St Paul’s Pro-Cathedral was built between 1839 and 1844 on the initiative of the Queen Dowager Adelaide, widow of King William IV and aunt to Queen Victoria.
The Cathedral is a universally recognised Valletta landmark, especially to those approaching Malta from the sea. With the bell-tower and its spire rising to over 200 feet (60 metres) from the ground, it is a historic and iconic element of the skyline of Valletta. It is a vital part of Malta’s rich cultural heritage and deeply symbolic of close Anglo-Maltese relations over more than two centuries.
To imagine Valletta’s skyline without the tower of the Pro-Cathedral is just as inconceivable as imagining St Mark’s Square in Venice, another World Heritage City, without its historic campanile.
A Brief History
When Queen Adelaide spent the winter of 1838/39 in Malta, she was keen to found a Collegiate church in the Anglican tradition. Anglican services were then being held in a room in the former Grandmaster’s Palace, but “it was insufficient to contain more than the chief English families” and the vast majority of English residents were unable to worship together.
Queen Adelaide’s offer to pay for the church overcame any possible objections. The British government provided a site where the Auberge d’Allemagne (the conventual home of the German Knights Hospitaller) had previously stood.
Queen Adelaide, the Royal Benefactor of St Paul’s Pro-Cathedral, laid the foundation stone on 20th March 1839. Her Arms and Banner now hang below the organ case.
A Dramatic Beginning: From Lankesheer to Scamp
Richard Lankasheer, the Superintendent of Civil Artificers and a cabinet-maker by profession, was entrusted with the design and supervision of the new church. When appointed, he was thirty-six years old and had very limited work experience in large construction projects.
Work started in earnest in accordance with his designs. But his lack of understanding of local construction methods and, in particular, the properties of Maltese limestone, proved to be his undoing. Within two years, “cracks, splits and crushings” began to undermine the fabric of the building.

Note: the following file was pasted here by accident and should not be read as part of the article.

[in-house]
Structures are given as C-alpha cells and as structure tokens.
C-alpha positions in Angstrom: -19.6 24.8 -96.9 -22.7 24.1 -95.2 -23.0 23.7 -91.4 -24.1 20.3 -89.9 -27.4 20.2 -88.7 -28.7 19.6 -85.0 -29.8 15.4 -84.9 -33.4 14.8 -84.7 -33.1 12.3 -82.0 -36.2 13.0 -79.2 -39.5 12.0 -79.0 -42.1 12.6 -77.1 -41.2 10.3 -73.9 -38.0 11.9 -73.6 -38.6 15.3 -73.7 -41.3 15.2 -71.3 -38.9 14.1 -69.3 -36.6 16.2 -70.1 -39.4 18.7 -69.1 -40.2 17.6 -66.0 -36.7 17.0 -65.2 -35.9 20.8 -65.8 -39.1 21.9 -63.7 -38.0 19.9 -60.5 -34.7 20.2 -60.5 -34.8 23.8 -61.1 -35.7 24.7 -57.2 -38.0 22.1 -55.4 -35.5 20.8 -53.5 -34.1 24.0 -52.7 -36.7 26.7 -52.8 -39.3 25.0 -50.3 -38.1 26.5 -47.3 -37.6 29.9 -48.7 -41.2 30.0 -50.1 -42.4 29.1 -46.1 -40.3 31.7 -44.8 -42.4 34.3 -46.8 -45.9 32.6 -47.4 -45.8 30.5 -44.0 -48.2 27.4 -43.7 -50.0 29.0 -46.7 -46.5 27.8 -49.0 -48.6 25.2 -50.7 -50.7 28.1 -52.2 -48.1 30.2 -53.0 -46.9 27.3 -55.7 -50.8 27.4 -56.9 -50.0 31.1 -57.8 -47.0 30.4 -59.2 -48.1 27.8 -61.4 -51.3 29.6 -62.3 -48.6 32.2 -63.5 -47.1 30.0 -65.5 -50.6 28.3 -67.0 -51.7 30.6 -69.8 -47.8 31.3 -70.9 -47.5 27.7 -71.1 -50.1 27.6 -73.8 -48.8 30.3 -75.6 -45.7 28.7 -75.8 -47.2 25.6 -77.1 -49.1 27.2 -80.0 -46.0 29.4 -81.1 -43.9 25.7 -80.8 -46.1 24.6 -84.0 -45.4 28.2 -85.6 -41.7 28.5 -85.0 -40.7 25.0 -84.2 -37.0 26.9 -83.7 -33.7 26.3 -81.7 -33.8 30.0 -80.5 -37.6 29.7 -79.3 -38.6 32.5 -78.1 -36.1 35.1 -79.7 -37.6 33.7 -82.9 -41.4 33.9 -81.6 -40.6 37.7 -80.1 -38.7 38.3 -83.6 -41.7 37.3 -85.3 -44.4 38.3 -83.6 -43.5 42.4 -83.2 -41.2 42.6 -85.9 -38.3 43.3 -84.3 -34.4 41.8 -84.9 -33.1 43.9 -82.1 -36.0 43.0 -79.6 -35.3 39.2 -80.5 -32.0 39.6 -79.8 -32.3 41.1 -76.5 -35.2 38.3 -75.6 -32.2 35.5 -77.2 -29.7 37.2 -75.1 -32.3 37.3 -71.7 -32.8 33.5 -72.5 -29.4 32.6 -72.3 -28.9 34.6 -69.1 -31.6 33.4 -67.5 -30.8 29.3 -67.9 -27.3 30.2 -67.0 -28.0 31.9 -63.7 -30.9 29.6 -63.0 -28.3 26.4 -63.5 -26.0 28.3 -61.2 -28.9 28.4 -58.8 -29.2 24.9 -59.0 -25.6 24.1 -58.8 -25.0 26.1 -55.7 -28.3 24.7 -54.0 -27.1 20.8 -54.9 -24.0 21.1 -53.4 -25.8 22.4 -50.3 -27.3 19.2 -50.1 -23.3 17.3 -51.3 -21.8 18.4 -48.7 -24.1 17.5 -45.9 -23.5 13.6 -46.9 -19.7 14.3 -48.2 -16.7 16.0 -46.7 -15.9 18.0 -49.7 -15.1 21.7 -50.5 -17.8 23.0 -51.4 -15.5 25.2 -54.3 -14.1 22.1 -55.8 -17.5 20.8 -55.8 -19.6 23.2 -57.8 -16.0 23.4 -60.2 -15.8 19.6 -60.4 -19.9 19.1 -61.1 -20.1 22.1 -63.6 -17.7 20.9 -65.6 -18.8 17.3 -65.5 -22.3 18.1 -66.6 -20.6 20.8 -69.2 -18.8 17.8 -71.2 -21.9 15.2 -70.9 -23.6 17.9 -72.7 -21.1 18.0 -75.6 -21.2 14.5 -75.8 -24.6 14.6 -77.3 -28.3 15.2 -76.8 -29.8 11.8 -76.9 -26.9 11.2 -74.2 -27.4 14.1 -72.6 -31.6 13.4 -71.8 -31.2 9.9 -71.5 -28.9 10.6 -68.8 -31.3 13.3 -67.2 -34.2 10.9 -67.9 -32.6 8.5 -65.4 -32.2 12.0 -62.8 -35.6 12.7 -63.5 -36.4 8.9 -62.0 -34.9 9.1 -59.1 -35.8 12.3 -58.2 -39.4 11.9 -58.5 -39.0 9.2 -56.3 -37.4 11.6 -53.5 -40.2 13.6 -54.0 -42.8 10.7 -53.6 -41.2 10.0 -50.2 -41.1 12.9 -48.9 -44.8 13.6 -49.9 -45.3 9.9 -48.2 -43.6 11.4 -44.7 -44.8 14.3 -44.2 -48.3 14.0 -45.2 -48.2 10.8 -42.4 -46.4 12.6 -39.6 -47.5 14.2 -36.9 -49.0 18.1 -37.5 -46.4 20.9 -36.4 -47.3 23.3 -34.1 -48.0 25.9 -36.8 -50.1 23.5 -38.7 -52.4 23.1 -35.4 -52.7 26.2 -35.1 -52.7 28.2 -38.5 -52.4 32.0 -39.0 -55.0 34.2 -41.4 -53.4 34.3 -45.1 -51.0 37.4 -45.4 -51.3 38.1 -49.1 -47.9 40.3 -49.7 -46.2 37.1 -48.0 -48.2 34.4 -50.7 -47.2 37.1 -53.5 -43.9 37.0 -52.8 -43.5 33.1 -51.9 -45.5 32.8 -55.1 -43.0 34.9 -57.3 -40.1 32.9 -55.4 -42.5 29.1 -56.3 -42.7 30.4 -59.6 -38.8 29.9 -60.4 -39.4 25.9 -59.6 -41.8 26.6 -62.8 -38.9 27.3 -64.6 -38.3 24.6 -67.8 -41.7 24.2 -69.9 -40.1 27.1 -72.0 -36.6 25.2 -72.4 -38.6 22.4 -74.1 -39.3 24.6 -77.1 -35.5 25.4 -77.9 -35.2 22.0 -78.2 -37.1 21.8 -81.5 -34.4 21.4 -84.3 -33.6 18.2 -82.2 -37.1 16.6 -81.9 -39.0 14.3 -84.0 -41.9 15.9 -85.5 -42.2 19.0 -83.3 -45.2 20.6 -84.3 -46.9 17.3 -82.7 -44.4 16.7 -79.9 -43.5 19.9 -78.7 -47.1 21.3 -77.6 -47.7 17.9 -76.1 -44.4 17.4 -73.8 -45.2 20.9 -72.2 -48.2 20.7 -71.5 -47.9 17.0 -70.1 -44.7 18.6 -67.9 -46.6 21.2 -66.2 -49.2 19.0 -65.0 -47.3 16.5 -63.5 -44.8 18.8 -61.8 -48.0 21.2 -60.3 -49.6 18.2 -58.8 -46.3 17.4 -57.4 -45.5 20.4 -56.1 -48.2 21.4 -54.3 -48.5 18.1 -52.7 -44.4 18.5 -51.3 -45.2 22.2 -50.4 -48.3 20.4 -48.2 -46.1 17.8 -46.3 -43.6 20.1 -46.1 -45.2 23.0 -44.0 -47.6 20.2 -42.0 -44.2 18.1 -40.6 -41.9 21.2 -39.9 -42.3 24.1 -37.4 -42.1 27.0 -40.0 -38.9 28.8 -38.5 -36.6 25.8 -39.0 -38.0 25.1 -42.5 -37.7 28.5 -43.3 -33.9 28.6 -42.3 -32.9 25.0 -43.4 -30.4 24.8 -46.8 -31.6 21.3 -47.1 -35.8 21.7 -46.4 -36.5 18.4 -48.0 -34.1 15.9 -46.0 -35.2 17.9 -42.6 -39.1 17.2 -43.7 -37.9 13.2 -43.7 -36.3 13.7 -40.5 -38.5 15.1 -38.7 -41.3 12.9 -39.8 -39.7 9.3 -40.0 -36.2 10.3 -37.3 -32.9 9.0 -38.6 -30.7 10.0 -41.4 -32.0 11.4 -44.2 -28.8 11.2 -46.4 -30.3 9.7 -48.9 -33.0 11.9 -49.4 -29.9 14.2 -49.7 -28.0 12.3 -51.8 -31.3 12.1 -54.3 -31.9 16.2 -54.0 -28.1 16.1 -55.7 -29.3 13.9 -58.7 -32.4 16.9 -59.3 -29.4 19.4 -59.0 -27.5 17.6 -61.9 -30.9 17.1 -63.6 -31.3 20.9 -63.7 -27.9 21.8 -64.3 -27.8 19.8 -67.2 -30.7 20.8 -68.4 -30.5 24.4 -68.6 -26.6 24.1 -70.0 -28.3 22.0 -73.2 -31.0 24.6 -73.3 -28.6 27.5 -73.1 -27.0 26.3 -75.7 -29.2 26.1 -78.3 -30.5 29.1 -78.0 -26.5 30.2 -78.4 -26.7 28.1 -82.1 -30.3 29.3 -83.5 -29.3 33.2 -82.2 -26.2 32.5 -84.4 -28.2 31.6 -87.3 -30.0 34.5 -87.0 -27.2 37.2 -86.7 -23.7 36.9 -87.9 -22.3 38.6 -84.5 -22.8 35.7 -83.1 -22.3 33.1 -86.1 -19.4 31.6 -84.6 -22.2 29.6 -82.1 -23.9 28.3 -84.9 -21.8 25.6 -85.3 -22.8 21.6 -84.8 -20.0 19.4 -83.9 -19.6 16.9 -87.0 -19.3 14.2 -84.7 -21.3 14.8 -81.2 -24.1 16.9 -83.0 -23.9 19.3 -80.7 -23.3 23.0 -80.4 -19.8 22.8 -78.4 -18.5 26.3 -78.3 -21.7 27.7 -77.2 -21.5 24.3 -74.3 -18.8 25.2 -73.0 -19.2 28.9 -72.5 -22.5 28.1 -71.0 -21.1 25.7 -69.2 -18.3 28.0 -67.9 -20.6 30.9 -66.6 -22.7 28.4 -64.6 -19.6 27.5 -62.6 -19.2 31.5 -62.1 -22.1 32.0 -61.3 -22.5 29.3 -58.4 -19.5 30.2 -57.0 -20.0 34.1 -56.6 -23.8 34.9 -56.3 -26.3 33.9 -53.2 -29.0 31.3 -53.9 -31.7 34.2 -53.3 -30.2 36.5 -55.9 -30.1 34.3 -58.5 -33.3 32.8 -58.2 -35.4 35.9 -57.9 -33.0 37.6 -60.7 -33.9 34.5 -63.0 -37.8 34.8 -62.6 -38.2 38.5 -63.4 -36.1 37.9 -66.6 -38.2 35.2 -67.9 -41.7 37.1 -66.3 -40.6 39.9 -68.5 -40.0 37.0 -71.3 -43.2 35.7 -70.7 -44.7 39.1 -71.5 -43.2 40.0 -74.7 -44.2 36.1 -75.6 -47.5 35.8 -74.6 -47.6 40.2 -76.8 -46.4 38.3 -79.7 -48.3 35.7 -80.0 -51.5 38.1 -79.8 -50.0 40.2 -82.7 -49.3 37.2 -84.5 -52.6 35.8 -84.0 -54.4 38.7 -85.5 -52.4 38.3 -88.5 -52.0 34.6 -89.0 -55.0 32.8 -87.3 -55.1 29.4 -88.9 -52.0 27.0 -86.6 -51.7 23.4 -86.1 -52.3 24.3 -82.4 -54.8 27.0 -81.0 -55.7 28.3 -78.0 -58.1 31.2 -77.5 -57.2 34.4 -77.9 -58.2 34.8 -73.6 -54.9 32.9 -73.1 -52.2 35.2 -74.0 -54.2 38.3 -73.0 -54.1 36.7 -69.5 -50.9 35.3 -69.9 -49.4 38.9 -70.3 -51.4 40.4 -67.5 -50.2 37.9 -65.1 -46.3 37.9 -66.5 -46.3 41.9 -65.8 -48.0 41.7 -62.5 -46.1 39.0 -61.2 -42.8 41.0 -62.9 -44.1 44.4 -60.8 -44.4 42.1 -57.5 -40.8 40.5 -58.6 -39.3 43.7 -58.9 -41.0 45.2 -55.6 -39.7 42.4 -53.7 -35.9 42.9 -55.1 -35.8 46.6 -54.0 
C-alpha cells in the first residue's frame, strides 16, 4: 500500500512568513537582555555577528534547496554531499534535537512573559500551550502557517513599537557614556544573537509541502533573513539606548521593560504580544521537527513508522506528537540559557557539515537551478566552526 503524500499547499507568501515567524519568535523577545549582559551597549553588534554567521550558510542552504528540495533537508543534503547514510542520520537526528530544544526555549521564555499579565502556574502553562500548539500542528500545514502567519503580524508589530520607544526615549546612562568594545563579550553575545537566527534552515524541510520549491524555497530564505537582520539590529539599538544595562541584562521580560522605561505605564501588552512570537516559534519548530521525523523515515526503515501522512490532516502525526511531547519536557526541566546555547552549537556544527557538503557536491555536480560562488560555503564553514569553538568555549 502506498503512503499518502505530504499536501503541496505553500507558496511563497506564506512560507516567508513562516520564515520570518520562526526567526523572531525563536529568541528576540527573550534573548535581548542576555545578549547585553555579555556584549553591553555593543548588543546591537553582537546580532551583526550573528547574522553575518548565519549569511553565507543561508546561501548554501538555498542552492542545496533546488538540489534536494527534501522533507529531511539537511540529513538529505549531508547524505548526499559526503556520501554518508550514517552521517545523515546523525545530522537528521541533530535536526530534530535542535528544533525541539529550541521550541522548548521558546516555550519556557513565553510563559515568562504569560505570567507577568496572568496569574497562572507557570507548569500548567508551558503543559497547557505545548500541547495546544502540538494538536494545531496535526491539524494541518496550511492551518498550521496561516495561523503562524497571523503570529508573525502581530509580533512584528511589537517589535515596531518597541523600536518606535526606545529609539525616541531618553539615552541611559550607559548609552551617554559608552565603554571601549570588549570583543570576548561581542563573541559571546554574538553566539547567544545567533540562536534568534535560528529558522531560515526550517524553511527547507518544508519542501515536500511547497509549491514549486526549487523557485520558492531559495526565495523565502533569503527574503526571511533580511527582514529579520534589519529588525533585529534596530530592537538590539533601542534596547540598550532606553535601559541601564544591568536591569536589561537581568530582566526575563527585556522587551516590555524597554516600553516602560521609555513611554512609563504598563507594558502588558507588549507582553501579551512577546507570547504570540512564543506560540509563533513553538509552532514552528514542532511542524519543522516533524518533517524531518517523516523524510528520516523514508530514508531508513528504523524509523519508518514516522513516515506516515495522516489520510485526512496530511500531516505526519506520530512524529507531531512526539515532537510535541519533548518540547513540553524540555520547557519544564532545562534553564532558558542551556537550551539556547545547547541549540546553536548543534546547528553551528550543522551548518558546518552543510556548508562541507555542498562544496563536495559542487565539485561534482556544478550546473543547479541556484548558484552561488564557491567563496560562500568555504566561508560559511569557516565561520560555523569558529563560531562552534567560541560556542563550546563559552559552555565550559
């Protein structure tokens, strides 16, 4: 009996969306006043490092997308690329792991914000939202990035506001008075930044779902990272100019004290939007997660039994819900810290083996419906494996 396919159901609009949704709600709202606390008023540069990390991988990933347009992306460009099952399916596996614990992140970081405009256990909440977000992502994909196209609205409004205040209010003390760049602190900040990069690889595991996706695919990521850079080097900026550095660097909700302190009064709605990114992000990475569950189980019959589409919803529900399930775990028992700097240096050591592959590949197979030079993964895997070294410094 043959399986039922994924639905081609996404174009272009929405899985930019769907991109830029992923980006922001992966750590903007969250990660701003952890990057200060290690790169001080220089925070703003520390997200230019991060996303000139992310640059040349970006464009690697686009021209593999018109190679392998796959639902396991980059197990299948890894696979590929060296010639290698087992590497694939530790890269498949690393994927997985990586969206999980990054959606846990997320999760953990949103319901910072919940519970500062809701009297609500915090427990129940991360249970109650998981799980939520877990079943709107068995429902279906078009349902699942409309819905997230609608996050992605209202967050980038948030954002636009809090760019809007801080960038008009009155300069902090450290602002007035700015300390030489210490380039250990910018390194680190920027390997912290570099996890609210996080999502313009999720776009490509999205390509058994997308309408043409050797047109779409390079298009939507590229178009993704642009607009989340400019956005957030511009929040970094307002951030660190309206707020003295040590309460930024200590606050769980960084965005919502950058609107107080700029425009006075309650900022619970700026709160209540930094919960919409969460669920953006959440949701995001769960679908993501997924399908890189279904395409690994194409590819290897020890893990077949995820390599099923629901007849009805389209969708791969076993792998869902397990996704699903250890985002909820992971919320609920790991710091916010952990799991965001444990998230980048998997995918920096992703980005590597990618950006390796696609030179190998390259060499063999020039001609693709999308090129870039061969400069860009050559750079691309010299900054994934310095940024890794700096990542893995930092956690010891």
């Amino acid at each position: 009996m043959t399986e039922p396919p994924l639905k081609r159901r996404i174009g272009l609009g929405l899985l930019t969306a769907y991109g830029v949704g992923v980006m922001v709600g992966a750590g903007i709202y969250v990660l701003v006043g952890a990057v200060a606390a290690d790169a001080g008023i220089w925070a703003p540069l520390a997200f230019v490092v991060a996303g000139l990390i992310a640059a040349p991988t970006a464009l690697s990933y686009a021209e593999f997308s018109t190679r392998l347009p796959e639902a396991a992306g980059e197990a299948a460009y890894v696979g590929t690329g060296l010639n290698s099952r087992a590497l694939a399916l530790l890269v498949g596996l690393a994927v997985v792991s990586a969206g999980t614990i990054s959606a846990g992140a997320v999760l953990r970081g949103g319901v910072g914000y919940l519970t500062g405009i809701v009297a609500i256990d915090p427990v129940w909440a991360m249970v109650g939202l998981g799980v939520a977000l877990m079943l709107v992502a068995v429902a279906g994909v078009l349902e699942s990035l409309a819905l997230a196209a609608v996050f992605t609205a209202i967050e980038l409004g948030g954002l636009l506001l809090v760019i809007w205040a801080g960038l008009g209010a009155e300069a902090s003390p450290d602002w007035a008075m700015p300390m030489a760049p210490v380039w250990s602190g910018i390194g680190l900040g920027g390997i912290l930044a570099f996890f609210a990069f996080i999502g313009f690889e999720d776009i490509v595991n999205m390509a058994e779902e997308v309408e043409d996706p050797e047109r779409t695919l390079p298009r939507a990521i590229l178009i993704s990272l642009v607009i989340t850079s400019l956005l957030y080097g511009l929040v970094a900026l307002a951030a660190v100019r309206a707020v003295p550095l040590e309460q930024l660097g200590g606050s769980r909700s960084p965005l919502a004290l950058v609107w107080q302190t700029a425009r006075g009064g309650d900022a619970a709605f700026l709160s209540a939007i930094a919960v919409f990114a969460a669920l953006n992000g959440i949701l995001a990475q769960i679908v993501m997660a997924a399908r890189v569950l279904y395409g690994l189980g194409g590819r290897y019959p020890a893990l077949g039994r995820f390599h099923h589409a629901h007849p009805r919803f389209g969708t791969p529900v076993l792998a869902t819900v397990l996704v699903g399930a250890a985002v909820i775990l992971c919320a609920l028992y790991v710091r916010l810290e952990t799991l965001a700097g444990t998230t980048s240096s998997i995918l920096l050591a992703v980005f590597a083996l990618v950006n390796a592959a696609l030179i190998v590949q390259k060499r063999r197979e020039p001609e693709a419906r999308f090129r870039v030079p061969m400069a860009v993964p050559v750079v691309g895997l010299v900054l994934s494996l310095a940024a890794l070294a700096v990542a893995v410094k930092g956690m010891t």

Lankasheer’s reputation lay in tatters, he could not come to terms with his failure and died suddenly on 8 March 1841. Shortly after his death, the serious structural defects found meant that all construction on the Cathedral had to be suspended.
The suspension of works coincided with the arrival from England of the Admiralty architect, William Scamp, who had been employed as Clerk of Works to Sir James Wyattville when remodelling Windsor Castle. Scamp made a number of changes to Lankasheer’s original designs and in November 1841, work on the church resumed. Together with the Naval Bakery at Vittoriosa, the Cathedral was to become Scamp’s other architectural masterpiece, as well as his lasting legacy to the Church of England and to Malta’s cultural heritage.
Following its dramatic and turbulent birth-pangs, the Collegiate Church of St Paul’s was formally consecrated by the Bishop of Gibraltar on 1st November 1844, even though the spire had not yet been completed. The Dedication of the Church to St Paul, the Apostle to the Gentiles, was a reminder of the first Christian missionary to Malta when he was shipwrecked in Malta in 59/60 AD, and the spiritual father of the Maltese nation.
Scamp was presented with a silver candelabrum on his return to England “in grateful remembrance of his services in completing the Collegiate Church of St Paul, at Malta”.